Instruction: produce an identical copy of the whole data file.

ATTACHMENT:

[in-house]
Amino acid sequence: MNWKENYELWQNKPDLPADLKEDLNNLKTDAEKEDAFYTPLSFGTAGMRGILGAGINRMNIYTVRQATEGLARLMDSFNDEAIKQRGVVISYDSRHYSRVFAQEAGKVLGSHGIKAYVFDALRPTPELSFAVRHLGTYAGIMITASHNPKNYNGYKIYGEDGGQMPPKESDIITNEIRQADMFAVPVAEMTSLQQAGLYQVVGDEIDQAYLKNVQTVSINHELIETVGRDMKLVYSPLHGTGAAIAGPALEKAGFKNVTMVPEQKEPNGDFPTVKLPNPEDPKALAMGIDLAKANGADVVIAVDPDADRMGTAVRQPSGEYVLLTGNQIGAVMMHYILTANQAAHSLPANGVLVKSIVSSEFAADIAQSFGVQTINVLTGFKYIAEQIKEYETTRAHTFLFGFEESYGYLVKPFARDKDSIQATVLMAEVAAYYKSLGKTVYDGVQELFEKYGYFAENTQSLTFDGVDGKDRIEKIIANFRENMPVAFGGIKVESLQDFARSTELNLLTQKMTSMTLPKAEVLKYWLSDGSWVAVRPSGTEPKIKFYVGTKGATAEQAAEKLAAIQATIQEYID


[in-house]
Amino acid sequence: MNWKENYELWQNKPDLPADLKEDLNNLKTDAEKEDAFYTPLSFGTAGMRGILGAGINRMNIYTVRQATEGLARLMDSFNDEAIKQRGVVISYDSRHYSRVFAQEAGKVLGSHGIKAYVFDALRPTPELSFAVRHLGTYAGIMITASHNPKNYNGYKIYGEDGGQMPPKESDIITNEIRQADMFAVPVAEMTSLQQAGLYQVVGDEIDQAYLKNVQTVSINHELIETVGRDMKLVYSPLHGTGAAIAGPALEKAGFKNVTMVPEQKEPNGDFPTVKLPNPEDPKALAMGIDLAKANGADVVIAVDPDADRMGTAVRQPSGEYVLLTGNQIGAVMMHYILTANQAAHSLPANGVLVKSIVSSEFAADIAQSFGVQTINVLTGFKYIAEQIKEYETTRAHTFLFGFEESYGYLVKPFARDKDSIQATVLMAEVAAYYKSLGKTVYDGVQELFEKYGYFAENTQSLTFDGVDGKDRIEKIIANFRENMPVAFGGIKVESLQDFARSTELNLLTQKMTSMTLPKAEVLKYWLSDGSWVAVRPSGTEPKIKFYVGTKGATAEQAAEKLAAIQATIQEYID